Direct Observation of Retinal Microvessels in Cancer Patients After Systemic Administration of Bevacizumab and Oxaliplatin
1Department of Clinical Oncology and Chemotherapy, Nagoya University Hospital, Nagoya, Japan
2Department of Ophthalmology, Nagoya University Hospital, Nagoya, Japan
3Department of Ophthalmology, Fujita Health University School of Medicine, Aichi, Japan
4Department of Gastroenterological Surgery, Nagoya University Hospital, Nagoya, Japan
5Division of Surgical Oncology, Nagoya University Graduate School of Medicine, Nagoya, Japan
Antiangiogenic therapy is the basis of various cancer therapies. Bevacizumab, a recombinant humanized monoclonal antibody against vascular endothelial growth factor (VEGF), has been widely employed in the standard chemotherapy of many solid malignancies such as colorectal cancer (1). Despite extensive research for the detection of biomarkers such as angiogenesis-related biochemical factors, genetic polymorphisms, gene and/or protein expression, and radiographical images, no practical biomarker predicting antitumor efficacy and toxicity has been identified yet (2).
Age-related macular degeneration (AMD) is a common eye disease that usually occurs in people aged 50 and older causing irreversible central vision loss. Diagnostic retinal examination using optical coherence tomography or fluorescein angiography reveals choroidal neovascularization that develop under the retina scarring of the macula. Direct intravitreal injection of anti-VEGF agents, such as ranibizumab, aflibercept, and brolucizumab, is a treatment option for AMD (3). Bevacizumab, commonly administered at a dose of 1.25 mg, is an alternative option causing similar effects on both vision and retinal thickness, despite its off -label use. According to a prospective study of 11 patients with AMD, the retinal arteriolar diameter was decreased after each intravitreal injection of ranibizumab, a smaller fragment (Fab) of bevacizumab probably due to vasoconstriction (4).
Retinal observation is routine practice in ophthalmology. Besides its use in the diagnosis of ophthalmic diseases, it is also known that aberrant alternation of the retinal microvessels reflects systemic disorders, such as atherosclerosis (5), hypertension (6), and diabetes (diabetic retinopathy) (7,8). We, thus, hypothesized that retinal microvessel diameters might decrease after systemic administration of bevacizumab in cancer patients receiving systemic chemotherapy, indicating tumor response to systemic treatment. Direct observation of patient’s retinal microvessels could thus be a biomarker predicting antitumor efficacy and toxicity of angiogenesis inhibitors.
Patients and Methods
This research was performed in compliance with the Declaration of Helsinki and was approved from the institutional Review Board (No. 1050). Each patient provided written informed consent for participating in the study.
As a routine practice, patients who had a record of thrombotic diseases, interstitial pneumonia, peptic ulcer, hemoptysis, or other bleeding or coagulation disorders, as well as patients receiving anticoagulants or aspirin were excluded from the bevacizumab receiving arm.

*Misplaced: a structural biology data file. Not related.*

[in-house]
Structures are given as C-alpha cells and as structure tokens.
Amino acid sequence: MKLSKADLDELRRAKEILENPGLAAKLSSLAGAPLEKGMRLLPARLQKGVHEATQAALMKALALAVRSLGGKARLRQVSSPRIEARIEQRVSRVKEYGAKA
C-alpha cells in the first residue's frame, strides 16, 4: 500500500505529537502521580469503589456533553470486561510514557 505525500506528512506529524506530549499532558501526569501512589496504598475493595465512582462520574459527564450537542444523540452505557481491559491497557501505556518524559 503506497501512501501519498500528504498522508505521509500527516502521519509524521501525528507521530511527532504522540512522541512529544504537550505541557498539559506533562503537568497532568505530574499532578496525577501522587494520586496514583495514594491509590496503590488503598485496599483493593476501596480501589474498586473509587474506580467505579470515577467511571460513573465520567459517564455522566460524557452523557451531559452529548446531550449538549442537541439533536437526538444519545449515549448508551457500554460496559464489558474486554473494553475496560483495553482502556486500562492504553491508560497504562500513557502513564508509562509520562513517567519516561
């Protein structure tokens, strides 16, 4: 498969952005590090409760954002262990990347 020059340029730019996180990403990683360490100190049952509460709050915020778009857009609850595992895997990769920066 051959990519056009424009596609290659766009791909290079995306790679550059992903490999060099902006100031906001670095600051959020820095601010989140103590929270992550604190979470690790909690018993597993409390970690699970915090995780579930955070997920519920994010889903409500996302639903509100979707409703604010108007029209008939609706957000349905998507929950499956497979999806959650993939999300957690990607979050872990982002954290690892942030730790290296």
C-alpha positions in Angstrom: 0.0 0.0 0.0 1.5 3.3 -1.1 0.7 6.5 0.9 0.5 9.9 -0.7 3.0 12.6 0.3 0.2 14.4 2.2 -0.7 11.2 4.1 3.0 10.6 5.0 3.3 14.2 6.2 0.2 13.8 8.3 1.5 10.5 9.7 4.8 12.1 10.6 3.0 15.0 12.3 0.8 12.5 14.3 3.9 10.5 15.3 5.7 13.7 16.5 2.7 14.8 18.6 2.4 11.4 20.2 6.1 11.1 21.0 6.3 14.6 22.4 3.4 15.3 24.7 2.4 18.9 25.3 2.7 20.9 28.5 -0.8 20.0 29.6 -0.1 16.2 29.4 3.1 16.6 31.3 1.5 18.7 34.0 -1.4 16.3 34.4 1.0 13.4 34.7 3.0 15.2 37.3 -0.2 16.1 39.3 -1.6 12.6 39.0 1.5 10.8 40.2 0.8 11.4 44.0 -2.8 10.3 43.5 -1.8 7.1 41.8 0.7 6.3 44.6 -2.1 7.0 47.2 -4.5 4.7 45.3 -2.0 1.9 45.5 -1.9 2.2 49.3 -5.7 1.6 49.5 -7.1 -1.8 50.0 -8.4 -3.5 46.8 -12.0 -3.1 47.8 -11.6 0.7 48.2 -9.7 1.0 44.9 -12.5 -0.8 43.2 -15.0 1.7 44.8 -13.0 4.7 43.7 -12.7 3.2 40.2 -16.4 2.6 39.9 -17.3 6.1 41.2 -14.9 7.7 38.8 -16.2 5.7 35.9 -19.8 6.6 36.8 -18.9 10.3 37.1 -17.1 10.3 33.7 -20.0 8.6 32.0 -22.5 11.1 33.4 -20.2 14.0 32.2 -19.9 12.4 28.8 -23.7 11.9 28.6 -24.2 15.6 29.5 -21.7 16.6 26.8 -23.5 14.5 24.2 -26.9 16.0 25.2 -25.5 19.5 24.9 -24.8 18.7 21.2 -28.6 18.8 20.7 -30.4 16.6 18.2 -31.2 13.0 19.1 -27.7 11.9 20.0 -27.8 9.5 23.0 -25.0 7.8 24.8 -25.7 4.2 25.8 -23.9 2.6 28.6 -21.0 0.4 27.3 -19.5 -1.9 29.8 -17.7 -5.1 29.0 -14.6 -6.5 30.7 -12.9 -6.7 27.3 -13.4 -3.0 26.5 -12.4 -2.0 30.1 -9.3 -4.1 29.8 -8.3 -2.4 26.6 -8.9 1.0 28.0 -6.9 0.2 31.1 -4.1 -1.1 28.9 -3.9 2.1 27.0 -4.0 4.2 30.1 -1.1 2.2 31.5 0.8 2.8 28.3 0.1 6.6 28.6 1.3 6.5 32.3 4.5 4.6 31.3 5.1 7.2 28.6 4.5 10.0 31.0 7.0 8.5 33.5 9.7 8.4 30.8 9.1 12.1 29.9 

As retinal arteries and veins demonstrated similar decrease in diameters in another preliminary study, retinal veins were examined for the following analyses: diameters of retinal veins were measured at any eight locations within ×1.5-fold of the diameter of the optic disc from the outer edge of the optic disc on retinal photograph using Adobe Photoshop™ version 9 (Adobe Systems Incorporated, San Jose, CA, USA). The retinal vessel diameter on each photograph was standardized based on the diameter of the optic disc. The measurement was repeated by five different investigators to minimize inter-investigator variation.
R software, version 2.15.0 (R Foundation for Statistical Computing, Vienna, Austria) was used for statistical analysis.
No significant difference was observed in the decrease of microvessel diameters between right and left fundi in five patients who received chemotherapy with bevacizumab (15.1±7.2% in right fundus; 16.0±5.7% in left fundus, mean± standard deviation, total 24 records). It was thus decided for each patient whether the left or the right fundus would be examined, but the same fundi were examined before and after chemotherapy. Furthermore, a decrease of retinal microvessel diameter persisted for several hours after the end of bevacizumab and oxaliplatin infusions, and it usually recovered by the initiation of the next chemotherapy.
Retinal microvessels diameters of 10 patients (nine males and one female) with a median age of 49 years (range=29-67 years) decreased 9.9±2.6% (total 54 records) from baseline after the end of bevacizumab and oxaliplatin infusions, and then recovered by the initiation of the subsequent chemotherapy three weeks later, as presented in the preliminary studies (
In addition, the findings from another 68-year-old female patient who continued bevacizumab-based chemotherapy for more than one year revealed an association between the decrease of retinal microvessel diameters and the efficacy of chemotherapy (